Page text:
Written by Rose Cerulli (Stanford Daily)
This fall, the Stanford Human Cities Initiative will feature projects ranging from local Bay Area neighborhoods to the global UN Habitat III conference in Quito, Ecuador at its Human Cities Expo. The Human Cities Initiative is a program housed in the urban studies department, offering an innovative new approach to urban planning and giving students the tools they need to solve the pressing global problems of the modern world.
Now in its fourth year, the initiative is a revolutionary project envisioned by Stanford faculty in order to address issues in a world where the majority of the population lives in urban areas. Students consider questions of policy, technology, sustainability and culture, considering every aspect of urban life as they design future-focused models. The initiative emphasizes interdisciplinary collaboration and experiential learning.
Taking learning beyond the classroom and into the real world, the initiative has a special studio in Beijing. There, Stanford students have the unique opportunity to work alongside peers from Tsinghua University. Together, they conduct field research in city planning. This hands-on experience gives students invaluable insight into urban issues, as they are able to apply policy directly to real-world problems.
Urban studies lecturer and the initiative’s co-founder Deland Chan ’07 M.A. ’07 said that the program was crafted around a “human-centered approach” to city-planning. To this end, students consider policy and design proposals that will help cities become places where people can not only work and live, but also thrive and connect.
Chan explained that one of the goals of the initiative is to “put people back at the core of the conversation.”
The Human Cities Initiative is fundamentally interdisciplinary. Just as modern cities are made up of a mix of cultures and perspectives, the Human Cities Initiative brings together a wide range of Stanford students and scholars. The initiative is open to undergraduate and graduate students of all majors. History faculty join forces with engineering faculty, design majors work with art students, and the civil and environmental engineering department works with Stanford Arts. The Stanford team has also connected with off-campus corporations across the San Francisco Bay Area.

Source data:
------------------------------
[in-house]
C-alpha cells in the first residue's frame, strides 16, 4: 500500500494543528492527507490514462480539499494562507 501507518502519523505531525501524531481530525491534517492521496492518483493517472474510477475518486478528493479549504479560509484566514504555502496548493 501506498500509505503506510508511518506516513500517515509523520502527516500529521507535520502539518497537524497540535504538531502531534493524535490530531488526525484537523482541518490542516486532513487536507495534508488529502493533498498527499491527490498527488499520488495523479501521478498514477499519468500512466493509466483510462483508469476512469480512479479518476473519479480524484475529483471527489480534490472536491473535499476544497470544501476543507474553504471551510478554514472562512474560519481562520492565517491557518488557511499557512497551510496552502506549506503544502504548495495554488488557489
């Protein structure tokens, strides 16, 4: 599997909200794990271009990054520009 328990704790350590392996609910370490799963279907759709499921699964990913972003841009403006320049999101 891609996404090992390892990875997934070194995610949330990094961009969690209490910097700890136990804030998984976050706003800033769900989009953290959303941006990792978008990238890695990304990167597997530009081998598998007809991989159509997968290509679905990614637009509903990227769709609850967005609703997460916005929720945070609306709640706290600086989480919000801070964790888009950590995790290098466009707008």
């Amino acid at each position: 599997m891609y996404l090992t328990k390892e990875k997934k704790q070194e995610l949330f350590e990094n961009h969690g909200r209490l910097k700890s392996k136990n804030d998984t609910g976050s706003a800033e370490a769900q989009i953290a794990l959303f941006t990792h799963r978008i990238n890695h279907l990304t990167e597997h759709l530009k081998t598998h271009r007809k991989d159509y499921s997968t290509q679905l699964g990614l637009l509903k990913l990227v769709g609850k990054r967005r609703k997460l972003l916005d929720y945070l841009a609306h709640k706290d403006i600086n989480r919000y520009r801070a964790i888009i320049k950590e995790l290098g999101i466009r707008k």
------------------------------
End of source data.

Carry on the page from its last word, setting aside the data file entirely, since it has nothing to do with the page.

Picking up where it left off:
“This is as much about the process of decision-making in designing our cities as it is about technological solutions,” Chan said.
Coursework also emphasizes interdisciplinary learning. Instead of working within a narrow sphere of technical issues, students take classes that explore the intersection of multiple fields. While a single approach might leave out important aspects of life in an urban center, this interdisciplinary focus allows for the inclusion of many perspectives and a multi-dimensional analysis. Coursework explores four pillars of sustainability: environmental quality, economic vitality, social equity and cultural continuity.
“We learned the importance of respecting local context while working with multinational teams and projects,” said Sneha Ayyagari ’17, a student in the class majoring in environmental systems engineering.
The initiative is revolutionary in that redefines what it means to be a city-planner. Chan states that the ideal designer of future fields will not simply be an expert in a single field, but rather “a new global citizen … able to navigate across disciplines, across cultures.”
Contact Rossella Cerulli at rcerulli ‘at’ stanford.edu.
Source: Stanford Daily